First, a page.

Case material has a very marked effect on a repeater. It’s usually said that red gold is the best material as it provides the best balance of warmth, volume, and clarity. After hearing several different repeaters in various case materials, I’m going to be a little heretical; I’m not entirely sure this particular bit of received wisdom should be accepted uncritically. It’s true that red gold produces a certain type of sound –one which a lot of folks find appealing –but that doesn’t mean that the characteristic sound of a titanium, steel, or platinum case is objectively bad; it’s just different.
Platinum, in particular has gotten a bit of an undeserved bad rap. It’s true that its density makes it a more challenging material for a repeater case, as it tends to narrow frequency response and cause lower volume, but that doesn’t make a platinum repeater necessarily worse than one in red gold – just different; the sound is more austere, with a noticeably narrower range of frequencies, but on the other hand the narrower palette allows other factors to be heard more clearly. In some respects, it’s actually a cleaner auditory experience. You might just as well say that a drawing is always worse than a painting, or that saké – which has a narrower flavor profile – is inherently inferior to a big Bordeaux.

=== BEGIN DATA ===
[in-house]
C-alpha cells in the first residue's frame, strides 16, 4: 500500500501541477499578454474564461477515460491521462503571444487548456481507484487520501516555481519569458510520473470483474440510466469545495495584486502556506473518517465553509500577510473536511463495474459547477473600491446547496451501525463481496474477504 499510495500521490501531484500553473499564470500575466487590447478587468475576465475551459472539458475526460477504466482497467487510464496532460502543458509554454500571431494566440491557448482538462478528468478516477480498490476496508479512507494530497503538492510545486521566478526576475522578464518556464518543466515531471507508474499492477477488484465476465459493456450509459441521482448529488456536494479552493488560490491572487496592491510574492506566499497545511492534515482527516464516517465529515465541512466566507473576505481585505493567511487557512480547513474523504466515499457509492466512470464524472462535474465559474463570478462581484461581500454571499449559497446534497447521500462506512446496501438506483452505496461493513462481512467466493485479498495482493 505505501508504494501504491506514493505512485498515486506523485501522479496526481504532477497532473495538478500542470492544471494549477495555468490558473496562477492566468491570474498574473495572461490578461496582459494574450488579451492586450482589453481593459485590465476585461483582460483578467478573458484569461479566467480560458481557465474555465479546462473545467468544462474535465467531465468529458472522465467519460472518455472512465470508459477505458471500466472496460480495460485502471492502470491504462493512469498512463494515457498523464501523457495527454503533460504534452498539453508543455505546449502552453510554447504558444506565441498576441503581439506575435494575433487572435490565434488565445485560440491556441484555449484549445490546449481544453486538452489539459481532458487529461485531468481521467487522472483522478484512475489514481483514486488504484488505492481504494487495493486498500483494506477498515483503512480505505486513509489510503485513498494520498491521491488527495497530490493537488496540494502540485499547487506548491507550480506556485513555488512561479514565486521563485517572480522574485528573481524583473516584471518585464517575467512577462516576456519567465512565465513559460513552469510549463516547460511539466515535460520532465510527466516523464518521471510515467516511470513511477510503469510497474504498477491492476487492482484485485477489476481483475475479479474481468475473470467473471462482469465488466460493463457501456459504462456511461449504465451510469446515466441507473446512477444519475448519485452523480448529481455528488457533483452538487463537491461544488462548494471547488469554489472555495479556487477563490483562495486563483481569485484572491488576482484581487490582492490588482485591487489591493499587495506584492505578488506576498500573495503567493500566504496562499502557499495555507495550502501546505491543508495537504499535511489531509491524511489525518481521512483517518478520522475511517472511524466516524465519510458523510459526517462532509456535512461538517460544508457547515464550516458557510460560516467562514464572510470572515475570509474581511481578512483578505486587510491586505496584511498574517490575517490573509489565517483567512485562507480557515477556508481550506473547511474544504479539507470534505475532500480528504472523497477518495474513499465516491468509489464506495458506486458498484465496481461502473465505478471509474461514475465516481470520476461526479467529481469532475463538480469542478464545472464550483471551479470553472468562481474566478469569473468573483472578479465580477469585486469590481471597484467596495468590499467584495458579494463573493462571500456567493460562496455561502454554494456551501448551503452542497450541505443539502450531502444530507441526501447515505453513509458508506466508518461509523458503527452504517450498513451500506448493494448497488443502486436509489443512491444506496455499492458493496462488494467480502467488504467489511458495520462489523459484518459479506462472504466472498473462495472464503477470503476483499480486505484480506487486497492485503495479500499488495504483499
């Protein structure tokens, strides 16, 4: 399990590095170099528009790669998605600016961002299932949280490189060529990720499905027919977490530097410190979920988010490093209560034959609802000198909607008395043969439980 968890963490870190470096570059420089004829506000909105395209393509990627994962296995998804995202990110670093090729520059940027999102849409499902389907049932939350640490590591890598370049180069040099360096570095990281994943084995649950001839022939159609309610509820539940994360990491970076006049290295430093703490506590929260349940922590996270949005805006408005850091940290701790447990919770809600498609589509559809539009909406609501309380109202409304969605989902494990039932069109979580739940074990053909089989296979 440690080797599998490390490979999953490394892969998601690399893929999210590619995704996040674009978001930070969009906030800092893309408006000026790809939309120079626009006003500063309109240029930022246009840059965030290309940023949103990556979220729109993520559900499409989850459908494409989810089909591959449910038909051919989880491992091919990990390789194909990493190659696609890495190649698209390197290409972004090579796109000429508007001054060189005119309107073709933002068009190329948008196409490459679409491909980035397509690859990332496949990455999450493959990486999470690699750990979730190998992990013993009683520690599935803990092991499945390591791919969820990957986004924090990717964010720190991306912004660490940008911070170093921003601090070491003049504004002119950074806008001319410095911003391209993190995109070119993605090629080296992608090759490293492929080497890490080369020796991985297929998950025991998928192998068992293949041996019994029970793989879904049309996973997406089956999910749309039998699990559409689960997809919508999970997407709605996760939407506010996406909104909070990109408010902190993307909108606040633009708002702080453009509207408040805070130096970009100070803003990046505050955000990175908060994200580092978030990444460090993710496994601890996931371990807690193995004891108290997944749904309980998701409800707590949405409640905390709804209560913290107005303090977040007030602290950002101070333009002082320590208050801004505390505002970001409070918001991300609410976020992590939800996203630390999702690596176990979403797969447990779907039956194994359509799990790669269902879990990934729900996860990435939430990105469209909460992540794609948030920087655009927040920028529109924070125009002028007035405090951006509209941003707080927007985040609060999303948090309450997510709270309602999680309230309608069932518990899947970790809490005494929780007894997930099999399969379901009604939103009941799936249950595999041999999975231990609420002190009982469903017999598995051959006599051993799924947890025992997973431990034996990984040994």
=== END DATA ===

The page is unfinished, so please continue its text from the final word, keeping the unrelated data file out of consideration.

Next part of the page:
Ref. 5216, calibre R 27 PS QR, minute repeater with perpetual calendar, retrograde date hand, moon phase, and seconds subdial
Open “officer’s case” style case-back of the sibling ref. 5213, showing calibre R 27 PS QR
A final note on listening to recordings of repeaters on the Internet. It’s an essential aspect of experiencing repeaters for most of us – in general, it’s the only way any of us will ever be able to have any standard for comparison at all. That said, it’s obviously not the same as hearing the real thing, any more than a reproduction of Monet’s paintings of water lilies can substitute for the real thing.
A repeater’s obviously not a work of art of the stature of a Monet, but at the same time, it is the result of considerable history, research, craft, and refinement. Between the distortions imposed by microphone placement, lossy sound compression algorithms, digital frequency clipping, and the absurdly enormous variations in the end-listener’s room acoustics, speakers, and/or headphones set-up, what you’re getting is a shadow of the real thing. That’s a shame, in a way, but on the other hand, it makes it that much more exciting when you can hear the real thing.
That said — we can’t think of a better man to talk us through the basics of repeater appreciation that Patek Philippe CEO Thierry Stern himself, accompanied by the song of some of Patek Philippe’s most distinguished repeaters.
Thanks for listening!
All images by Jack Forster for Revolution except where noted; all rights reserved. Nick ’em and you die. Sincerest thanks to Patek Philippe USA, Patek Philippe Geneva, and Thierry Stern for access to, and permission to photograph, this remarkable assembly of minute repeaters.
This is part of a longer article first published in Jul 5, 2013.